So I got Matlab installed today... I feel a bit stupid. I used it for a semester about five years ago and I have basic programming experience, but I have no idea what to do. I don't even seem capable of analysing relatively straightforward data! I've never used time series data before and I just can't get anything to work. I have no idea what to do with these datasets, even though I can see quite clearly that the solution must be quite straightforward. My supervisor says that the whole point is for me to figure it out on my own, which I agree with, but I am freaking out a little that there is probably a straightforward answer, but I just don't know how to find it. Argh! First week is over... time for the real work to begin...
Well, in my field, graduates can get into a PhD with a 2:1 or above. I don't know what field you're in, but since you got a first, there is much less of a necessity, unless you are aiming for a very specialised field or aiming at a top institution. Masters can be seen as being targeted more to industry than academia. Also, research assistants can also be registered for PhDs, so if you worked as a RA for a year then it might be possible to get a second job as an RA whilst completing a PhD (often resulting in better pay, and it wouldn't necessarily take you longer to complete). A friend of mine worked as an RA for two years then had his PhD funded by the same institution; essentially he ended up doing that job / research for five years. And it was very specialised research.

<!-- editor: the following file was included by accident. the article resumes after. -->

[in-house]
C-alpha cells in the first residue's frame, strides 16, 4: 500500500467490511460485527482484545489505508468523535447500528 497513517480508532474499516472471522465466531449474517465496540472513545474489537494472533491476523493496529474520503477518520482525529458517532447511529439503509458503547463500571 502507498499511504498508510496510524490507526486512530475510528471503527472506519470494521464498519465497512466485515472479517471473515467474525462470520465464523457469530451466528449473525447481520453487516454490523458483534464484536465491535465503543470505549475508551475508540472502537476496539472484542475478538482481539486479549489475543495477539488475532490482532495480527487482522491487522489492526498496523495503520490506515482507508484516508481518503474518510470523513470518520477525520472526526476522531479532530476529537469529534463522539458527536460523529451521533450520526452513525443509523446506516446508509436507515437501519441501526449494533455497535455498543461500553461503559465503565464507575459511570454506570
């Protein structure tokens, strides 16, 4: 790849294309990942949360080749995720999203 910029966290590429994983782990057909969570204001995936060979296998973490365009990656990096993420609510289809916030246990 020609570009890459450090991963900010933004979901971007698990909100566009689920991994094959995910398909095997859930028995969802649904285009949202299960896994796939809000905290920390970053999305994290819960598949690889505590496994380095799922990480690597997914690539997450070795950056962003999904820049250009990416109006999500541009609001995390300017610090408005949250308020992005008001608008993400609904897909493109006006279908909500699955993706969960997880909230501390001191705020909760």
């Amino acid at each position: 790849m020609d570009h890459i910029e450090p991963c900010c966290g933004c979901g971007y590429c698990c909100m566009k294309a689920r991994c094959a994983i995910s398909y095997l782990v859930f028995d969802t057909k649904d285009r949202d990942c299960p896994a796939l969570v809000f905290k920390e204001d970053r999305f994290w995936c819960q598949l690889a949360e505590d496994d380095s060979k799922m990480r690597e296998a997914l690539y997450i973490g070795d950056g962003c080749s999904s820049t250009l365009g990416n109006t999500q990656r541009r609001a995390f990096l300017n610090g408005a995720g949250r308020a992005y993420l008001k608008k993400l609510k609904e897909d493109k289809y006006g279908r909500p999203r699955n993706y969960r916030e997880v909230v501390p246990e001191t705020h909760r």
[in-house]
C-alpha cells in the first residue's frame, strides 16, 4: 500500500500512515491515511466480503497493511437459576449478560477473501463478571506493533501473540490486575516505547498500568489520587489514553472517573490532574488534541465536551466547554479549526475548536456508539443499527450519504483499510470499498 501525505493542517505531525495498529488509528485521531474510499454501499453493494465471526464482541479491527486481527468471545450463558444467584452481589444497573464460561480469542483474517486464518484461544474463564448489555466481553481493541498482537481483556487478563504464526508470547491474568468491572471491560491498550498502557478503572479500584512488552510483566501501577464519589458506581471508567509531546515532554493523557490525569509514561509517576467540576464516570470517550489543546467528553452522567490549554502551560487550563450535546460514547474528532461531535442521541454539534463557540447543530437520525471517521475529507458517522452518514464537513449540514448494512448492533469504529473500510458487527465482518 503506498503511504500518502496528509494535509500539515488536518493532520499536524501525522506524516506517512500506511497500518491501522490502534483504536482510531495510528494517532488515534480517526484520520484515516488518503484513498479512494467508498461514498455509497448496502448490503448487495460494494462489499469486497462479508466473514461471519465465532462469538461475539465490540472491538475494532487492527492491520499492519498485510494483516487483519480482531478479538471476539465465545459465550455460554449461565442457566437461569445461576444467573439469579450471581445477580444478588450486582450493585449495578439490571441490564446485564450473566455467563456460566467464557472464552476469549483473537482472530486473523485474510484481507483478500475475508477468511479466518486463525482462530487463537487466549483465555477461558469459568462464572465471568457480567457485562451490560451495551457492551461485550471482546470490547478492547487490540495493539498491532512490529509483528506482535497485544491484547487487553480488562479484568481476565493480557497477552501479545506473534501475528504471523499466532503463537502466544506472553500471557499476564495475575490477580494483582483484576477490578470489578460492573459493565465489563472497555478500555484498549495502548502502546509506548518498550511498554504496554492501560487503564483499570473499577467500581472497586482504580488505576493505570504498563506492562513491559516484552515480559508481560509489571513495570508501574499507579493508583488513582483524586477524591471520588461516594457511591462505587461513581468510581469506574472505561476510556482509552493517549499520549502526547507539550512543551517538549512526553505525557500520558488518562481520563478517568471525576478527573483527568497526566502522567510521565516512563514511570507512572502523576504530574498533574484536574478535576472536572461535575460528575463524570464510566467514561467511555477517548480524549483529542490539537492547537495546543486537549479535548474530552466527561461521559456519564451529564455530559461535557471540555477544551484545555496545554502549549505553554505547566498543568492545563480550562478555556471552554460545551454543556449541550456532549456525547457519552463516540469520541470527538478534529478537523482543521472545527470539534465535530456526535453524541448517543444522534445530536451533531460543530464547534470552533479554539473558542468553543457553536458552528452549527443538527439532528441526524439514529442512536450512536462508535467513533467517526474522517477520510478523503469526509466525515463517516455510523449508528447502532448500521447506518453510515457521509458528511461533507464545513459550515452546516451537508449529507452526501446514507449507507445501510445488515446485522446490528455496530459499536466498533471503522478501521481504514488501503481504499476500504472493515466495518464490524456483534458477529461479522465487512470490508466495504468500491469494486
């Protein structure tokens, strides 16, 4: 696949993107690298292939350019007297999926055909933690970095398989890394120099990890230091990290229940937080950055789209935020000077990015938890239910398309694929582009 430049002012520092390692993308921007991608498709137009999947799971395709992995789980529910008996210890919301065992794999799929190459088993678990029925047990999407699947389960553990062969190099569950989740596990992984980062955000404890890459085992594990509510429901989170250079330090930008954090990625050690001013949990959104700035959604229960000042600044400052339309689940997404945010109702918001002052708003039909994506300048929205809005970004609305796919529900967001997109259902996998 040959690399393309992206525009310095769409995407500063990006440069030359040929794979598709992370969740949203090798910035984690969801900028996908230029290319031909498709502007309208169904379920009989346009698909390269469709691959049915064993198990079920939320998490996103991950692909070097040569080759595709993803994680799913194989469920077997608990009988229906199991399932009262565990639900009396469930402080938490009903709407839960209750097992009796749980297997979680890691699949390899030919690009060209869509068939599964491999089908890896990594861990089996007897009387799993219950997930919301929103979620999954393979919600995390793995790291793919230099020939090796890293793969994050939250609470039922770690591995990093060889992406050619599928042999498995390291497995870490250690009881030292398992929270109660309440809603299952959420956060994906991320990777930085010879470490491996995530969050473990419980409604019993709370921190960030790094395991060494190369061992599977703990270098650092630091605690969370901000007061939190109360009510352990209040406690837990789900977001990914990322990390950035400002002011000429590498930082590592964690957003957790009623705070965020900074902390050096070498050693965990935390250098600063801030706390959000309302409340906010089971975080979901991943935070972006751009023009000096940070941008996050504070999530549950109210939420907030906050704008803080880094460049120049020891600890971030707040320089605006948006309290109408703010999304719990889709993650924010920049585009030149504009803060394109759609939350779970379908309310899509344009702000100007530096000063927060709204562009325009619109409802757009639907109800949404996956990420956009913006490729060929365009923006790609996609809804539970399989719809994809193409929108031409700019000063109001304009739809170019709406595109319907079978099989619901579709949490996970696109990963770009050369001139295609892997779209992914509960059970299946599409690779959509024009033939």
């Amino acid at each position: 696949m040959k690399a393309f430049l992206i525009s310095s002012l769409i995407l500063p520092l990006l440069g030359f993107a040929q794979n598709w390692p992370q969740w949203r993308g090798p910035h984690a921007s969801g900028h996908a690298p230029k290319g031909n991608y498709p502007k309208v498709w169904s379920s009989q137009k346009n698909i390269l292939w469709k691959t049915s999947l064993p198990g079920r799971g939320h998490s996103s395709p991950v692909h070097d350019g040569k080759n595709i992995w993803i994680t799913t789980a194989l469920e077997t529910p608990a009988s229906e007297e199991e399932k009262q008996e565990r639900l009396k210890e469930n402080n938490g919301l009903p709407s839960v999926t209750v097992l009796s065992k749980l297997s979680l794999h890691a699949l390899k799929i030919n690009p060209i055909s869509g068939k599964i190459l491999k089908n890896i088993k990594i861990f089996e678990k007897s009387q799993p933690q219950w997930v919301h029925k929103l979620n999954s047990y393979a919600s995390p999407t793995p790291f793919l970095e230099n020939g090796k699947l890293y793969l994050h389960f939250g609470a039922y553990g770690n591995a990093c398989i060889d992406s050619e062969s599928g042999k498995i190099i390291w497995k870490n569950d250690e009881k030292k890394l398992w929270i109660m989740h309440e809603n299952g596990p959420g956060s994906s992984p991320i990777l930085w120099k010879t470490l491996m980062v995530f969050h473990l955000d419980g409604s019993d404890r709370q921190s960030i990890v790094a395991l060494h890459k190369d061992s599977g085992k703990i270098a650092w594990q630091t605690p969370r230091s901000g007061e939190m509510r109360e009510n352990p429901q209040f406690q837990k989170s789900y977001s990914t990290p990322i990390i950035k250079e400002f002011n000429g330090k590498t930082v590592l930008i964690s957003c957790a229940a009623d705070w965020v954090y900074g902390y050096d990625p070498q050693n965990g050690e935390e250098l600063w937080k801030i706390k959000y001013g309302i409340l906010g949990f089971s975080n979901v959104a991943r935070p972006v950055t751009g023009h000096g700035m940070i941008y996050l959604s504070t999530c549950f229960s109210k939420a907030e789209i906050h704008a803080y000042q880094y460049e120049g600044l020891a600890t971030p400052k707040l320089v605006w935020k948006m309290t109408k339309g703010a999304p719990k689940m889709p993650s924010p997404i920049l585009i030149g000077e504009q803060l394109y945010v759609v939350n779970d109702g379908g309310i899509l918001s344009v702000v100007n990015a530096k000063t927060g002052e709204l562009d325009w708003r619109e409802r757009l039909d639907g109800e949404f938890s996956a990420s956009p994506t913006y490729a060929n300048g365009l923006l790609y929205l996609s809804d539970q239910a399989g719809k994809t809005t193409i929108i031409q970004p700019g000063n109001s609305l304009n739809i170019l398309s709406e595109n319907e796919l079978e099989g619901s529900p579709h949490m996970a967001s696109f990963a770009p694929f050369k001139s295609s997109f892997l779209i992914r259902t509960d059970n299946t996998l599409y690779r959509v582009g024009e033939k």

Then again, I'm only saying this because I hated every minute of my MSc and once I finished I was so heavily in debt, and had lost out on so much experience, that it took me there years of working in the "real world" to get a PhD, and I swear I only got this studentship because of two unpaid months of fieldwork. Without them, I'm sure I would now be on the civil service reduncancy scheme with the rest of my ex-colleagues...
Whoops, sorry. That probably isn't very helpful. Honestly, get a copy of the graduate destinations from your MSc and see if any of the ex-graduates have gone onto do anything that you like. If not, DON'T DO IT. If there are large amounts now doing cool things you would love to do, then that is a good indication that it might be a worthwhile investment of time. And definitely make sure your supervisors know exactly what you want to do your dissertation in, and they fully understand, and that it is definitely possible (in my experience quite a lot of MSc students end up doing something they don't enjoy because the promises made to them before they signed up just never come through).
Oh, and I've made the assumption that it's a taught Masters. If it's a Masters by Research, just ignore what I've written. It's taken me a long time to get back to where I want to be after doing the wrong MSc.